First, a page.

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Kawasaki Z750 - Mini big Zed or what?
A while ago I rode the Z750's big brother, the Z1000, and I had an absolutely great time on it for a couple of weeks, so when the opportunity came to try out the smaller version I jumped at it.

Take a quick look at the new Z750 and you immediately see just where the styling comes from. The bigger Z1000 is already developing somewhat of a cult status, so if all goes to plan then the 750 must follow suit. The most noticeable difference on first inspection is the exhaust system. The Z750 lacks the 4 pipe design of it's larger counterpart and gets a much more conservative style alloy four-into-one sweeping up along the seat line. The bars are pretty much the same and offer great control and comfort. The main difference at the front end though is the smaller nose fairing shrouding the instrument pod, it looks like its purely a styling exercise but it is definitely quite effective when you get going and does actually give you a bit of protection and wind deflection at speed. The overall appearance is still that of a naked roadster but surprisingly you can still ride at high speeds and not suffer too much buffeting. This small top fairing or headlight/instrument pod covers the now standard digital set up of speedo and rev counter, the only critics I have here is as per the Z1000 and the ZX10R, and that is it's not too easy to read in bright sunshine or on bright days, so get an idea of your speeds just in case!

The Kawasaki Z750 motor is basically a sleeved down version of its hugely popular big brother, the Z1000. This gives the 750 that big-bore torque feeling while offering the smaller bore ‘revability’. The Z750's engine produces its maximum power of 107bhp at 11,000rpm, some 500rpm below the red line, but the motor does not feel short on low down power at all. Accelerate away in first gear and you will easily see over 65mph, but pop it into 6th and you will also see the Z750 pull easily from around 50mph with no fuss at all. Although the maximum torque isn't available until you get to 8,000rpm (75Nm), the 750 will run strong and fast from 4,000rpm without a grumble, this I put down to the close ratio gearing from second up which seems to suit the bike just perfectly. Feeding the engine is critical for a smooth power delivery and the Dual butterfly fuel injection system that Kawasaki utilise on the 750 seems to smooth out any flat spots and I have no doubt at all that this adds to the overall feel.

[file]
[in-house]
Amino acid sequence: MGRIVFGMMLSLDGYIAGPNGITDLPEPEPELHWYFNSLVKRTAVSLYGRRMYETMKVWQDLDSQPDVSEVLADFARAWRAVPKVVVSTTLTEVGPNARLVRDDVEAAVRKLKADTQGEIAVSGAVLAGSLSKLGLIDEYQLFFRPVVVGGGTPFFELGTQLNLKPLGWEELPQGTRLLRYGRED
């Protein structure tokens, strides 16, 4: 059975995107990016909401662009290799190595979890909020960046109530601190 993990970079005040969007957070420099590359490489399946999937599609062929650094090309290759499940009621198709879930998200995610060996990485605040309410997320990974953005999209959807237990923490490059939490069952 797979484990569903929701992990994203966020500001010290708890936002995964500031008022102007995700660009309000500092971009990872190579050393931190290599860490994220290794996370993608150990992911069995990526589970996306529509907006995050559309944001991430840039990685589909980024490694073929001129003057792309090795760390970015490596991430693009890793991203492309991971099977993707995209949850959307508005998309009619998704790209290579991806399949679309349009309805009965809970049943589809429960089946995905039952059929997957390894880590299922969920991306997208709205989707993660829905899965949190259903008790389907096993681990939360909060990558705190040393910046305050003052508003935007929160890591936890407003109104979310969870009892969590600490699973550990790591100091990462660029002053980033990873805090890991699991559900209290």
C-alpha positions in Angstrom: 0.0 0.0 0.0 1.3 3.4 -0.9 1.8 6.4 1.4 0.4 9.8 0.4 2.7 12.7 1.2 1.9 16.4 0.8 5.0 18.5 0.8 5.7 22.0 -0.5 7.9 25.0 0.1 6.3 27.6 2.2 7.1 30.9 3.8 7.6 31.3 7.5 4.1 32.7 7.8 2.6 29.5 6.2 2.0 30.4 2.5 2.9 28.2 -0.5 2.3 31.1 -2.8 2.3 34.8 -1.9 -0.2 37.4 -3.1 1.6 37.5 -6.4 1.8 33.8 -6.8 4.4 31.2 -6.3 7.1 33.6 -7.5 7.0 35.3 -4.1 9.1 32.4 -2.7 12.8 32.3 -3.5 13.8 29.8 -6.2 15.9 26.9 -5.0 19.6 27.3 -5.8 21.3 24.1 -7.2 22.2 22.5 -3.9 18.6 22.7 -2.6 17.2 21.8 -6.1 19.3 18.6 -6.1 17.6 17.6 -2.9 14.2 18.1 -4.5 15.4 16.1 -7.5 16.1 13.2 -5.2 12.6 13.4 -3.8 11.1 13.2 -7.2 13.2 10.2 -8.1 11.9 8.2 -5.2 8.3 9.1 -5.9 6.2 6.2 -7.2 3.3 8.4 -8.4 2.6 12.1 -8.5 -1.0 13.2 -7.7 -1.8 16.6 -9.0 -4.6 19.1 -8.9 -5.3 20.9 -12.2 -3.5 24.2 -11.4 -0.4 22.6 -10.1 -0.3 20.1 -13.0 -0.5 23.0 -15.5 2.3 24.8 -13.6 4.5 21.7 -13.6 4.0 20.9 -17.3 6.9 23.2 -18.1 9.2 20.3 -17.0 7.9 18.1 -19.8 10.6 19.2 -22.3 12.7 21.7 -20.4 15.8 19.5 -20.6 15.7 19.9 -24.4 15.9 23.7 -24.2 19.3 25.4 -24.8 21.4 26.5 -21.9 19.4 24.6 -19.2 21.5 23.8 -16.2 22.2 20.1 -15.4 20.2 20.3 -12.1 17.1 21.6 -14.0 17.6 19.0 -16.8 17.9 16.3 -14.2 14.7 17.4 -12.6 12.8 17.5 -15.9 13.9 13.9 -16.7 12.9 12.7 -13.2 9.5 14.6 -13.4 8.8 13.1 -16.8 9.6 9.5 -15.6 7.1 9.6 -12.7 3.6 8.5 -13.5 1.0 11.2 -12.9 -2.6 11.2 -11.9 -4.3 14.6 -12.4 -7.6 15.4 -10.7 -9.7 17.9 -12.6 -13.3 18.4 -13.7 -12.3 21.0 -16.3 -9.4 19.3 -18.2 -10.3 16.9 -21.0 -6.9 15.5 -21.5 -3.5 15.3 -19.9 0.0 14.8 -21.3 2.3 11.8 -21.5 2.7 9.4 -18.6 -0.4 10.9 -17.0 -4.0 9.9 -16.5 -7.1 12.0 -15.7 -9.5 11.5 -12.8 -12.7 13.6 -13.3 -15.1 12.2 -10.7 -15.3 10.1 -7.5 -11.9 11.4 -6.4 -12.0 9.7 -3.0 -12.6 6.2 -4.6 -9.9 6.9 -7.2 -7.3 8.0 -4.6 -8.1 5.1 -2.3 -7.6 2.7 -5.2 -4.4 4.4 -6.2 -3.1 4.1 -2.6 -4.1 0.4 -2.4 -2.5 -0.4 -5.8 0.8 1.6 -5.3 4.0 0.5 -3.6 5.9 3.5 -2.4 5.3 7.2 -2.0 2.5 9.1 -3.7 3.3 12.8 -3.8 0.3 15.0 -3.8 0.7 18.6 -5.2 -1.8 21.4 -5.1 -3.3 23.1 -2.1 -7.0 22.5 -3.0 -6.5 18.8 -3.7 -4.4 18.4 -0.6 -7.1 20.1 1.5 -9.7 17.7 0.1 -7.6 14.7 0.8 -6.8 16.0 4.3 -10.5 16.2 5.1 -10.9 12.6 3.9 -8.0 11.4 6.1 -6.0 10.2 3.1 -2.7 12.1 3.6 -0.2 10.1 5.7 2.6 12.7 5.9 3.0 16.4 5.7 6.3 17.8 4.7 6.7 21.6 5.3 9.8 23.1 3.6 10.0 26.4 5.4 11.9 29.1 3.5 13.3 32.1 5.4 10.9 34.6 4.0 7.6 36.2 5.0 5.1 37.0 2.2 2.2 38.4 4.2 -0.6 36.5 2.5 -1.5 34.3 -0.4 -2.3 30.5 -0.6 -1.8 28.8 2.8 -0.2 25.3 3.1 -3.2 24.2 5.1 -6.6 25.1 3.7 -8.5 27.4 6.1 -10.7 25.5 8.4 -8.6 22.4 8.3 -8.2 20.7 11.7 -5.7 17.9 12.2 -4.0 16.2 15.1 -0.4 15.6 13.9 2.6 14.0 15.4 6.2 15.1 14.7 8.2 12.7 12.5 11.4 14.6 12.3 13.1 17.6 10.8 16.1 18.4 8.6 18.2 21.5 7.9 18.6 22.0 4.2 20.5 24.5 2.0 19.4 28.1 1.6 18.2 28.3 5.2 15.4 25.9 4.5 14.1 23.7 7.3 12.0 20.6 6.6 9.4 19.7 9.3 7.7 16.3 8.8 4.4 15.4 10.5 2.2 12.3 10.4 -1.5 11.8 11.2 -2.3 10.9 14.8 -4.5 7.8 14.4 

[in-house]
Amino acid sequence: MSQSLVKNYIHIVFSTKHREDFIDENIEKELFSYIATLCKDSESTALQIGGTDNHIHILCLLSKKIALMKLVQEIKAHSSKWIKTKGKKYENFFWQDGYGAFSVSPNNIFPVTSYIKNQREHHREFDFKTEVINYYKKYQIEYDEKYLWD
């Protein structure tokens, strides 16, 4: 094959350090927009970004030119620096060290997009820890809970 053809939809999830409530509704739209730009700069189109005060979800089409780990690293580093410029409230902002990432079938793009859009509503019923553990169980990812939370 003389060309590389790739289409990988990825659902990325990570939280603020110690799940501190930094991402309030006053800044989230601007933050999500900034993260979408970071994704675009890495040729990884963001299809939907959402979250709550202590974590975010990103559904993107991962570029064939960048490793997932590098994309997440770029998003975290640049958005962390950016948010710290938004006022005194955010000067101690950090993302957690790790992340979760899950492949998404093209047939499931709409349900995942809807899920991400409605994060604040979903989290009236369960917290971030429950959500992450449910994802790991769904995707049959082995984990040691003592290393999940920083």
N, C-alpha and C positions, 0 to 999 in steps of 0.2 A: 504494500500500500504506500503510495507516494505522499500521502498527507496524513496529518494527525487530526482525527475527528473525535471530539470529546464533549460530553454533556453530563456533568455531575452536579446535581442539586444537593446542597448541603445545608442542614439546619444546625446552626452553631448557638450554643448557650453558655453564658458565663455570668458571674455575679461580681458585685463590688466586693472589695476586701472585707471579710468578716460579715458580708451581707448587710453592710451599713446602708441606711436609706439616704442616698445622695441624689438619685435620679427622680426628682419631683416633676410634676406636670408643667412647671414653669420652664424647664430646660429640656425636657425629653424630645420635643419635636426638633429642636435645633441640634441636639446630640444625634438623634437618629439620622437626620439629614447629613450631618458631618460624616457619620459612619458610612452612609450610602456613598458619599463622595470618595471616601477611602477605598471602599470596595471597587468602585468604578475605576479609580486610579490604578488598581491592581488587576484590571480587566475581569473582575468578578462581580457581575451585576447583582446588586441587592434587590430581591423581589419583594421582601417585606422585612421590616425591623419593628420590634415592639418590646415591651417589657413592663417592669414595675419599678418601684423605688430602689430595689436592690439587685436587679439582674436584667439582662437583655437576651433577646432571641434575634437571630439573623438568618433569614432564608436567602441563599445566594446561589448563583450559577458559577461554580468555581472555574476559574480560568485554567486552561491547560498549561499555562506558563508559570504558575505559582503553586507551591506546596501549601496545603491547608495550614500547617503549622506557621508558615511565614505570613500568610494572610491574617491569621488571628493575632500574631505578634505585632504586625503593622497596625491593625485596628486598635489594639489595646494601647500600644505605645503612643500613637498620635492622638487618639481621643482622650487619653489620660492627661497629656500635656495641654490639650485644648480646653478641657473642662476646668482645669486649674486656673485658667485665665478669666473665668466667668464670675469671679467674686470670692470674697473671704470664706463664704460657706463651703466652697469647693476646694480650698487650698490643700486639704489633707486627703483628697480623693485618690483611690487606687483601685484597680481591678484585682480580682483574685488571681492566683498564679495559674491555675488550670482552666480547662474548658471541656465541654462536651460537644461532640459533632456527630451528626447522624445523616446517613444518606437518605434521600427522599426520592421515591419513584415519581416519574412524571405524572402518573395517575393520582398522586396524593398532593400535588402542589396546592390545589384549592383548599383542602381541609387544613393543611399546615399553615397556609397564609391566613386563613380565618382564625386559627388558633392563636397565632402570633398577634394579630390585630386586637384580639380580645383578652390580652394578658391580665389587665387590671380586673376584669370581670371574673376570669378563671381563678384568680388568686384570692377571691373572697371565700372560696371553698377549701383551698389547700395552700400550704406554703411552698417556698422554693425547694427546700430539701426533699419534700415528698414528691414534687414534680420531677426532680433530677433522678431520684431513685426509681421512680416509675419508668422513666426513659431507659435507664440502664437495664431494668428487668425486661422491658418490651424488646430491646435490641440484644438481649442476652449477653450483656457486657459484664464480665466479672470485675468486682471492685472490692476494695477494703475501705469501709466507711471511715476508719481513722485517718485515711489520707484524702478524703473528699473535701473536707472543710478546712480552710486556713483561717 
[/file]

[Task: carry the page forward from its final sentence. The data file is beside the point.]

The engine in the Z750 is a typical Kawasaki unit, a classic layout liquid-cooled, 16-valve motor which will run forever, as most other Kawasaki 4cyl motors seem to do! Holding that 750 engine in its place is a steel frame with a conventional box-section swingarm and Uni-Trak single damper rear suspension. The rear shock has some adjustment at the base under the bike, it's a floor job to do it but you can choose from 7 different settings for pre-load and on your knees for the four for damping. Up front the forks are not the same as the Z1000, here we have a non-adjustable standard fork which is reasonably suited to most roads.

Out on the road is where the 750 begins to make complete sense, it's all about fun, and you get it with this bike. The acceleration is good and the handling is perfectly suited to this type of bike, On some corners there was a bit of wallowing due to the front non-adjustable forks, but it was predictable and never gave rise for any concern. Overall the Z750 would be an ideal choice for someone returning to biking or someone wishing to step up to larger capacity bikes without the frightening proposition of trying to control a 1lt variant. The Z750 weighs in at a not-so-light 195kg, but this weight is not really felt due to the good balance and low down feel of the bike. Ride the 750 in a normal lazyish way and it will get you around easily without any fuss or bother, but accelerate hard away from the lights or wherever and that front wheel soon will soon be up around head level, do the same under braking and the back end will do just the same! Pure fun if you ask me, isn't that what it's all about though??